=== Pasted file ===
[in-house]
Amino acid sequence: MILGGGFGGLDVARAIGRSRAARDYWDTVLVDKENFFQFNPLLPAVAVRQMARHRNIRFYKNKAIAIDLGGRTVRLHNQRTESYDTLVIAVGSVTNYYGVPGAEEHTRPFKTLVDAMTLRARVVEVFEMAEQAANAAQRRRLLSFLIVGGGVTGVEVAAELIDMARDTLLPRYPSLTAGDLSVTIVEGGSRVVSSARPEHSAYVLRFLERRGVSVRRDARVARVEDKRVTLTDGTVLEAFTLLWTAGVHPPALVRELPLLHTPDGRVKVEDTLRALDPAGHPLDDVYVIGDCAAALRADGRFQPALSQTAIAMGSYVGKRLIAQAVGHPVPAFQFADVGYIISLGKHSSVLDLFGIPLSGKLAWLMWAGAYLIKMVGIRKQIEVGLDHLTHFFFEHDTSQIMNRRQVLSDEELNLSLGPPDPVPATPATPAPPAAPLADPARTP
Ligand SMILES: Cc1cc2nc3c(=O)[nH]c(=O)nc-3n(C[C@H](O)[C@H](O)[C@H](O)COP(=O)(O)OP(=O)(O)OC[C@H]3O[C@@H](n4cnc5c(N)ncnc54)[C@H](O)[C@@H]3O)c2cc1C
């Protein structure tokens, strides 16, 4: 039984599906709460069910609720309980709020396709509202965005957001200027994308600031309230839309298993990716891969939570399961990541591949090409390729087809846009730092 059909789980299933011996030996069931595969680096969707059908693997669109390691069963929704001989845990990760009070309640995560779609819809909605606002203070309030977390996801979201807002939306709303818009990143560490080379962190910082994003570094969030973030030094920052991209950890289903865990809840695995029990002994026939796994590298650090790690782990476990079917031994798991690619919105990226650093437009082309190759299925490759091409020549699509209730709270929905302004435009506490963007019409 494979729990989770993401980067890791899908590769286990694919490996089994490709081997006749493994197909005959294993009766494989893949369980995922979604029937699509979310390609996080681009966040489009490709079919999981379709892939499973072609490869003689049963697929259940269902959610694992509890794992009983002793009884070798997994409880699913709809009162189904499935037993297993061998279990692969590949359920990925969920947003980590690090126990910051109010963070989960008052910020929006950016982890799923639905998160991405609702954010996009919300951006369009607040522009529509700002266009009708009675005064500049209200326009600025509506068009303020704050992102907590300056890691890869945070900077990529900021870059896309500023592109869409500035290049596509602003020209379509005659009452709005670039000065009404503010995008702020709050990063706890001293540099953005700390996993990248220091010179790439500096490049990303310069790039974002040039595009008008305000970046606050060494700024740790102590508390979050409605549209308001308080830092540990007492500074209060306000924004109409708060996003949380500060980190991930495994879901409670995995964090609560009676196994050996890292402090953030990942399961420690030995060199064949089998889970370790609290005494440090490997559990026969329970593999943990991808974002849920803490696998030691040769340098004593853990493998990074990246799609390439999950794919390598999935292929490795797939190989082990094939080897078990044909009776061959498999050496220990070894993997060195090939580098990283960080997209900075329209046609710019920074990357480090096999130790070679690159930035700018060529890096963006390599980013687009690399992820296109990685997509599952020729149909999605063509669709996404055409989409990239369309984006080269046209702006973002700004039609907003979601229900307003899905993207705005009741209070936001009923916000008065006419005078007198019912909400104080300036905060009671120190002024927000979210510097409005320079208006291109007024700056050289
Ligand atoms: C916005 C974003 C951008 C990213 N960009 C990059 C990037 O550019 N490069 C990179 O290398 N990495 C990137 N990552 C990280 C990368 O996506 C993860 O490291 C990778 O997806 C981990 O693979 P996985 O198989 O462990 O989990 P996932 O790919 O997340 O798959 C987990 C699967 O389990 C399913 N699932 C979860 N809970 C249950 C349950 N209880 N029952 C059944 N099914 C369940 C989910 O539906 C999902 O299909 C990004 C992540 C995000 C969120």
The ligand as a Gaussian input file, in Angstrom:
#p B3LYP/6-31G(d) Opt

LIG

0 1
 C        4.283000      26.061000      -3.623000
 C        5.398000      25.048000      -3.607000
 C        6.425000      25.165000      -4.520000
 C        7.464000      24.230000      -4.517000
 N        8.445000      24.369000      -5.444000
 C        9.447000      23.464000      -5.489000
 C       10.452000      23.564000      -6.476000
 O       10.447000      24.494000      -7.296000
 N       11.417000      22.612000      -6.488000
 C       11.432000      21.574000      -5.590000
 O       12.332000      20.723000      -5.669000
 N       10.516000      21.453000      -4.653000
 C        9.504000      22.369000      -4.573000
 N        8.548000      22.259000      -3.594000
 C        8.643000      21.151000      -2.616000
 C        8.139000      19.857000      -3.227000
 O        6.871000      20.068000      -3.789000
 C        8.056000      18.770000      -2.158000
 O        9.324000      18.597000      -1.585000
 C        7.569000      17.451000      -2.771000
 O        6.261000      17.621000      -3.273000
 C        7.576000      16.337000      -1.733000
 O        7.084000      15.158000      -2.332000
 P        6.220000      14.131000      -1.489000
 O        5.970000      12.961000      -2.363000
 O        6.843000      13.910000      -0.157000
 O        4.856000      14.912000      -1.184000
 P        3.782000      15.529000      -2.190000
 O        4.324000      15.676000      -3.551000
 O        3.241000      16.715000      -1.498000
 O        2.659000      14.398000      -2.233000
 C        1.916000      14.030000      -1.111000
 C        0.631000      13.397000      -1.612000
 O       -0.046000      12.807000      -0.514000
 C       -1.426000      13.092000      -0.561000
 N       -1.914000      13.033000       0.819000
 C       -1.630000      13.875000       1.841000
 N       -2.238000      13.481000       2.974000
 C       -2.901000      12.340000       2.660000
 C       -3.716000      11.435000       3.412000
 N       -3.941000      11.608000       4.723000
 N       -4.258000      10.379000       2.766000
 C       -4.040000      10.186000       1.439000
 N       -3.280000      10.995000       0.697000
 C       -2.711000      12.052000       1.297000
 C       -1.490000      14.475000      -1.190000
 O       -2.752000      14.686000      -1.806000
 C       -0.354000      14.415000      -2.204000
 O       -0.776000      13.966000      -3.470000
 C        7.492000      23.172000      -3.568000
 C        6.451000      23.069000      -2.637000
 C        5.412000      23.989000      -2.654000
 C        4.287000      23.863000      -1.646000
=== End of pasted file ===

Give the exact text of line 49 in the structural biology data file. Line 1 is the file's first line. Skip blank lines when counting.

 C       -3.716000      11.435000       3.412000